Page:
R-E-S-P-E-C-T, the song that put on her on the charts, Aretha Franklin, one of the most influential female artists of all time is the artist that interest me the most. With her vocals a mixture of jazz and rhythm & blues, Aretha gained fame. Her vocals were so good, that it made her to have hit records over five years, which later on in her career, cause her to be inducted into the rock and roll hall of fame. Also giving her the title “The Queen of Soul”. Like most artists today, Franklin got her career started by singing gospel, and from gospel to pop and R&B.
The section where Armstrong was born was so poor it was nicknamed “The Battlefield”. In 1912 Armstrong was sent to the New Orleans Home for Colored Waifs for shooting a gun in the air to celebrate New Year’s Eve. There he received musical instruction on how to play the cornet. Soon Armstrong learned that he loved music and started getting his reputation as one of the finest blues players.
She would look in the mirror and panic because she was unsure of herself. She was a model, singer, and actress. She had so much talent and she put it to use. She used her talents to go places and make a career for herself. She had many iconic moments in her career and even after her death these moments are still seen today.
This main claim of this article is that the sexual legislative issues of women’s blues singers of the 1920s and relates it to African American women’s ' fiction around that same time frame. Carby also claims that great soul vocalists such as Bessie Smith, Ma Rainey, and Ethel Waters had more insight to contest society led by men and uncover the disagreements of African American women’s ' experience than African American essayists. As Hazel V. Carby has illustrated, women blues artists were for the most part disregarded by the black middle classes, particularly women who saw blues as a declaration of the most corrupted or regressive parts of African-American life. With the National Association of Colored Women and the Black Women movement,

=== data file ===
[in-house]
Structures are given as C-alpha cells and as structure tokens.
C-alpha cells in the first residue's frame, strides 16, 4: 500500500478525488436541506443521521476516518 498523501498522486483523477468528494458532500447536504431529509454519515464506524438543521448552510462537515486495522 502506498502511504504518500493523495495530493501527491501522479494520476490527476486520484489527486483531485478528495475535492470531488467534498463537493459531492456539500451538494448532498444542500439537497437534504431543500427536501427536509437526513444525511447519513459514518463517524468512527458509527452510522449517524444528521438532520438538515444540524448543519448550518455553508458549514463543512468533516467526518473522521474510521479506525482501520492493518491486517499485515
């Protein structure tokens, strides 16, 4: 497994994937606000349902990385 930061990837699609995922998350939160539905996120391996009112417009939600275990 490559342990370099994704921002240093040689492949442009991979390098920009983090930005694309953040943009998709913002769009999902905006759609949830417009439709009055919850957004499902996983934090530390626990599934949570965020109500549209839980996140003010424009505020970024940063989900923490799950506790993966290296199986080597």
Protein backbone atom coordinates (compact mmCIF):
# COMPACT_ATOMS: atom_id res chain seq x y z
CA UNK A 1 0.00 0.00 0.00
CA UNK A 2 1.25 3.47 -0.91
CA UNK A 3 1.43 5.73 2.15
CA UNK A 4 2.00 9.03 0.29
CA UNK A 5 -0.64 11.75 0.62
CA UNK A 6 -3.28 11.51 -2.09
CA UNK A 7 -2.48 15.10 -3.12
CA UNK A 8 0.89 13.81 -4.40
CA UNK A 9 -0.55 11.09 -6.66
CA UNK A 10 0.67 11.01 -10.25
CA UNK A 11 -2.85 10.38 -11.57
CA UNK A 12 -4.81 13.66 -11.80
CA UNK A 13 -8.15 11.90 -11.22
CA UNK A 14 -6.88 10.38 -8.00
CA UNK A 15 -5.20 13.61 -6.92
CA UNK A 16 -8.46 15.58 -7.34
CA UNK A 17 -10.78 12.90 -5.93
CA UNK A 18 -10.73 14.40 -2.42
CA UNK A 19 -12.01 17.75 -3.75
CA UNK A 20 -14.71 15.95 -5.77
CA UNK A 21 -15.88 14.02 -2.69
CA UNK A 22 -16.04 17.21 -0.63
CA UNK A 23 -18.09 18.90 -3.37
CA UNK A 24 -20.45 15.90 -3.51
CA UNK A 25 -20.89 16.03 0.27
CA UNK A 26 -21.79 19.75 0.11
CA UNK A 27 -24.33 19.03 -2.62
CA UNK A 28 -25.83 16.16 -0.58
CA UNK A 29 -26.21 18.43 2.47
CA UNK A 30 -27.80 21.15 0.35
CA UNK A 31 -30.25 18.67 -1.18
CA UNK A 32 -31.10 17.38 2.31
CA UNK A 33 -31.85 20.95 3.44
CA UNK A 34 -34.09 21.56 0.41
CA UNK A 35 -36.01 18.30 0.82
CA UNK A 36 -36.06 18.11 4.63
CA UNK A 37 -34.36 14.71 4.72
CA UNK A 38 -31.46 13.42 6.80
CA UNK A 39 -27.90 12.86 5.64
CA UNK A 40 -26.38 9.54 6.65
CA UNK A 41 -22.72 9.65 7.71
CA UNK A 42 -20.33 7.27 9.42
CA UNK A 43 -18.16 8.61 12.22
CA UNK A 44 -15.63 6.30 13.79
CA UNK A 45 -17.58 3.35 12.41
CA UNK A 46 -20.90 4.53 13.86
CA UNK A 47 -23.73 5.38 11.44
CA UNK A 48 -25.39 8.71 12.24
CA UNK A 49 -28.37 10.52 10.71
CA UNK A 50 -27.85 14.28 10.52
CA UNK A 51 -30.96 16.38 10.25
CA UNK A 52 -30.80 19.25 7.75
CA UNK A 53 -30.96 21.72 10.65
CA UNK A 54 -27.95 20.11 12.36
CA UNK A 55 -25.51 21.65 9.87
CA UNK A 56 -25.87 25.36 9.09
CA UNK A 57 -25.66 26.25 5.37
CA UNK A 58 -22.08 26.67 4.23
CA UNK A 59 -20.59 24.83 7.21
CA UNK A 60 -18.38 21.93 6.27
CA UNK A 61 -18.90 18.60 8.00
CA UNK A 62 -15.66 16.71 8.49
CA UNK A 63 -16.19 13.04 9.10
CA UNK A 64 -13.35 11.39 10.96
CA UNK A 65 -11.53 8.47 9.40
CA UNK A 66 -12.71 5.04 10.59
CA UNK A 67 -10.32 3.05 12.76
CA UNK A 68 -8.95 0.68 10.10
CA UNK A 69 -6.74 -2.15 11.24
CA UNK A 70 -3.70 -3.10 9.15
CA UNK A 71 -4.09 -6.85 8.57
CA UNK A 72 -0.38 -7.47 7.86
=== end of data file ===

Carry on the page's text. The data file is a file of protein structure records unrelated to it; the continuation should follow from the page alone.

She had become the first African American performer to sign a contract with a major studio, but she wanted to accomplish more than that. She wanted to be a voice for African Americans who were also trying to receive equality. “When I went to the south and met the kind of people who were fighting in such an unglamorous fashion, I mean, fighting to just get someplace to sit and get a sandwich. I felt close to that kind of thing because I had denied it and had been left away from it so long. And I began to feel such pain again.
Because of this, her emotional instability behaviors were amplified. She had a lot of public breakdowns and she disappointed a lot of fans just by walking off stage in the middle of a performance and not coming back. “Her vulnerability, her fragile personality and
It was around this time that Josephine first took up dancing, honing her skills, both in clubs and in street performances, by 1919 she was touring the United States with the Jones Family Band and the Dixie Steppers performing comedic skits. By 1921 she married her second husband, Willie Baker whose name she obtained even after they divorced years later. In 1925, France’s had an obsession with American jazz and all things